But I felt the language is too wordy. This is one of the turnoffs Ruby has as well. There is a good balance that can be reached between wordy, verbose languages (like Objective-C) and terse, cryptic languages (like Unix shell). I am constantly looking for that balance. Python is close, but I really dislike the "blocking via indent", even after programming in it for years; it never found a place in my heart.
So what's wrong with Lua? Not much, really, as long as you're not looking for a true OO language. But it's not perfect. For starters, Lua denotes blocks via do/end, function/end, and if/then/end keywords. To me, this makes the code too wordy. The density of words over punctuation is too great. I wanted to shift that balance, plus make the syntax a little closer to existing languages. There are some other constructs in Lua that strike me as odd or "old-fashioned". For example, the [[/]] pair to create multiline strings. I find the Python/Groovy approach of using triple quotes (""" or ''') much more appealing.
So I looked at the Lua parser code and it seemed simple enough. I started tweaking and adding things. Before I knew it, I had changed a great deal of the syntax.
Once I realized I had a new language on my hands, I needed a name. I have come up with "kaLua", which could stand for "Kick Ass" Lua, but it really is just the best I could come up with and still retain the "Lua". I'm all for changing this name. One alternative that stands out is Superscript.
kaLua is a derivative of Lua and is still very much Lua-like. It would be nice if it did not change existing syntax and merely added to it, but some things had to change. I'll describe these incompatible changes below. This document summarizes those changes made to Lua to create the kaLua almost-superset. Mind you, these changes come from a syntax snob, and many will dislike these changes. Syntax is a matter of taste; this is my taste. If it's not yours, then move along. I won't be offended.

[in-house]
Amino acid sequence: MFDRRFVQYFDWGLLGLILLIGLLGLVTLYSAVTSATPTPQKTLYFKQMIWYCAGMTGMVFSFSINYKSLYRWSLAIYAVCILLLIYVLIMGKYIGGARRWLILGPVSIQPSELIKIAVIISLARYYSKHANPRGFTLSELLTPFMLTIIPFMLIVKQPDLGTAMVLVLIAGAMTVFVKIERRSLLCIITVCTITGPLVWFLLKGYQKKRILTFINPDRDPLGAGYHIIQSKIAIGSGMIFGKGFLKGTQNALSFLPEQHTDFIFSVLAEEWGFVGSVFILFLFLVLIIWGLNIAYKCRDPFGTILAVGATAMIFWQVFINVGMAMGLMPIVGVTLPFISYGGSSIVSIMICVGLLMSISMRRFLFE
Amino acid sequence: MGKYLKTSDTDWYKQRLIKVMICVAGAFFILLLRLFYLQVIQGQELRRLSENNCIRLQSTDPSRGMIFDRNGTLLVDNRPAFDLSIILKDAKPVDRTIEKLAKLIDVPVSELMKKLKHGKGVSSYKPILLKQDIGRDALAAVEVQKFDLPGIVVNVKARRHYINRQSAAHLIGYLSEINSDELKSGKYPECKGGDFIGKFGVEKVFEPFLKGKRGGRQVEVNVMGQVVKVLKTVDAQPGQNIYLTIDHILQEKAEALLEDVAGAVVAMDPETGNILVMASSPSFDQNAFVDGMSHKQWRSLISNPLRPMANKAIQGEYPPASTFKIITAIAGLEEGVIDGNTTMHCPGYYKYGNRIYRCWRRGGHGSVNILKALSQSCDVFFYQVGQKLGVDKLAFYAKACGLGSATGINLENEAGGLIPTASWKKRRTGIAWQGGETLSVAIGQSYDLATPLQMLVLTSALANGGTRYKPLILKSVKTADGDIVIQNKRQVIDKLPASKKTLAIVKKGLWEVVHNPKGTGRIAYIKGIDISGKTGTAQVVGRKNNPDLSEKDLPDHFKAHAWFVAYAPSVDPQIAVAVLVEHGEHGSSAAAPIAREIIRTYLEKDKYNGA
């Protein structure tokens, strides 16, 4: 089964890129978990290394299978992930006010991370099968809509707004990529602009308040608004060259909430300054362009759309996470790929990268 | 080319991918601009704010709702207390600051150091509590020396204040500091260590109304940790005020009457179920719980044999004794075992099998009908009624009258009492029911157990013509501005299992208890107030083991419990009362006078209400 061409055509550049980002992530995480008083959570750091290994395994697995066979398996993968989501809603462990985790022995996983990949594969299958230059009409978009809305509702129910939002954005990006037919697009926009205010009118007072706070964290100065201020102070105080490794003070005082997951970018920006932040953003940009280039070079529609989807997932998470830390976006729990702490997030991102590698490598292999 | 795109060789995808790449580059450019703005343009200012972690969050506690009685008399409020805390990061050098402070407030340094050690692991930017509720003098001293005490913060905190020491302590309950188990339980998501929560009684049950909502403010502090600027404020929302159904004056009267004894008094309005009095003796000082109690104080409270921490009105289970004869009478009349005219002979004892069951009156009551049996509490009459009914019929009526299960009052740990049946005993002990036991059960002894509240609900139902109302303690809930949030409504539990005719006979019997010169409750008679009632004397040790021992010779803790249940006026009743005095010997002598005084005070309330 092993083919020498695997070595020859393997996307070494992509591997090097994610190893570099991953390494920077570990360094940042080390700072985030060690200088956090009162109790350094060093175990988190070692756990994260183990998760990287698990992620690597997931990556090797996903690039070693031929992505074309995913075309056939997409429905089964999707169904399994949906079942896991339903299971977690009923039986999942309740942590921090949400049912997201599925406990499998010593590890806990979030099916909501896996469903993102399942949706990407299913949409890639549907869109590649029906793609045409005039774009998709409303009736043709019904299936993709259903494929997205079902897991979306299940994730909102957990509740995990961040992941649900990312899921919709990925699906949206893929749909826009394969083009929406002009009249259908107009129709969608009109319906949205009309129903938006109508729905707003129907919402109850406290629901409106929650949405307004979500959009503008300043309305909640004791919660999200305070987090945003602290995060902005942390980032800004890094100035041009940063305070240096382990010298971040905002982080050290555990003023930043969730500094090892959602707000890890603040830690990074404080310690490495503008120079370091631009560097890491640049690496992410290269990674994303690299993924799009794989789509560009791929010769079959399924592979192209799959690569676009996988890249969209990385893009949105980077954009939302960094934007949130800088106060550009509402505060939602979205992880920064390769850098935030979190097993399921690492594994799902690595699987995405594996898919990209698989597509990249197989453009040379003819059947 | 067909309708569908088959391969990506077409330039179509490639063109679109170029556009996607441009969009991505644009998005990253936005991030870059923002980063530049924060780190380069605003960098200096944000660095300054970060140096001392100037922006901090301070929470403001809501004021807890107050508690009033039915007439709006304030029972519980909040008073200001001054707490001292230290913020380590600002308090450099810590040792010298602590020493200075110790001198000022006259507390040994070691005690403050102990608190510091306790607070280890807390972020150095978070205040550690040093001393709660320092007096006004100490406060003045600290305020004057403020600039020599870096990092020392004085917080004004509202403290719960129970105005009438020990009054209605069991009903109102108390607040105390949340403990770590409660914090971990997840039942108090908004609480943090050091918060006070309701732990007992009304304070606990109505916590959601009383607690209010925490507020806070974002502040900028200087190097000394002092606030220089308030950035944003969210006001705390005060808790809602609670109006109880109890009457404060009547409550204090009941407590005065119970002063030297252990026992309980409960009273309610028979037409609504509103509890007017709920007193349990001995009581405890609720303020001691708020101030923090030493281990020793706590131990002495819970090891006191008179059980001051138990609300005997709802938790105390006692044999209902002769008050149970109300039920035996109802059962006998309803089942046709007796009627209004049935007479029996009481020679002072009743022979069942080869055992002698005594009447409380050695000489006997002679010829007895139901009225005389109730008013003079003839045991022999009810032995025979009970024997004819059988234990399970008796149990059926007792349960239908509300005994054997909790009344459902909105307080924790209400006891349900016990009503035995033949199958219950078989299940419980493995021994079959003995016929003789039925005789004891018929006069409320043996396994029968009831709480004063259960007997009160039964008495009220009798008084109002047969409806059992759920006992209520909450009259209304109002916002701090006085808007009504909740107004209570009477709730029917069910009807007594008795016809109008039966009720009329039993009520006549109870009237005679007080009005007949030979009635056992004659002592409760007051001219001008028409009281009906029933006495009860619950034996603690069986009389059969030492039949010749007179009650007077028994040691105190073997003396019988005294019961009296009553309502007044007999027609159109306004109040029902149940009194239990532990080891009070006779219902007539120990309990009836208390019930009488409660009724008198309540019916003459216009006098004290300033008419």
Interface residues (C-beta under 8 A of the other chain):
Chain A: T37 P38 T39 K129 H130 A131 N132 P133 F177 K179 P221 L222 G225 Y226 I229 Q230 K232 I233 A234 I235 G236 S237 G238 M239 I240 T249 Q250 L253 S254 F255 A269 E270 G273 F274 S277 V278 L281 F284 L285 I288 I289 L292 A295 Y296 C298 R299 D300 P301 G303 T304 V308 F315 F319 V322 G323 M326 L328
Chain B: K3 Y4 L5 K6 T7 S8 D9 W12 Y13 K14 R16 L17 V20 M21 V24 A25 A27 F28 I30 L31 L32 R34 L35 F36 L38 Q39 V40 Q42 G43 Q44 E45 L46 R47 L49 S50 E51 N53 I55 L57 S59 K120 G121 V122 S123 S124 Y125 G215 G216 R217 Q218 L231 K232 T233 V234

Function Blocking

Functions can be declared like this in Lua:
function hello() print('hello world') end
and they can be declared anonymously (inline) like this:
if something then return function () print('hi') end end
kaLua adds curly brace blocking to function definitions. The above two could be written as:
function hello() { print('hello world') }
if something { return function () { print('hi') } }
It does not matter what line the {} characters are on; Lua is fairly insensitive to line breaks as opposed to some scripting languages.

If/then/elseif/else Blocking

Blocking for the if/... set of statements is a bit more complex, mainly because the current Lua syntax is somewhat inconsistent. You can have numerous "then" portions but only one "end":
if something then do_something() elseif something_else then do_another_thing() elseif something_else_yet then do_that_again() else last_ditch_effort() end
The blocks for each condition are separate contexts. To make this cleaner and clearer, kaLua adds support for braces and removes the useless "then" keyword:
if something { do_something() } elseif something_else { do_another_thing() } elseif something_else_yet { do_that_again() } else { last_ditch_effort() }
The braces do not have to appear on the same line or on a different line. Although you can continue to use the old style blocking, you have to be consistent within one if compound statement. In other words, you can't use braces in the if block and use the old style blocking in the else portion.

While Blocking

The while loop blocks via a do/end pair:
while something_is_true do something() end
kaLua adds an addition to support braces:
while something_is_true { something() }

Repeat/Until Blocking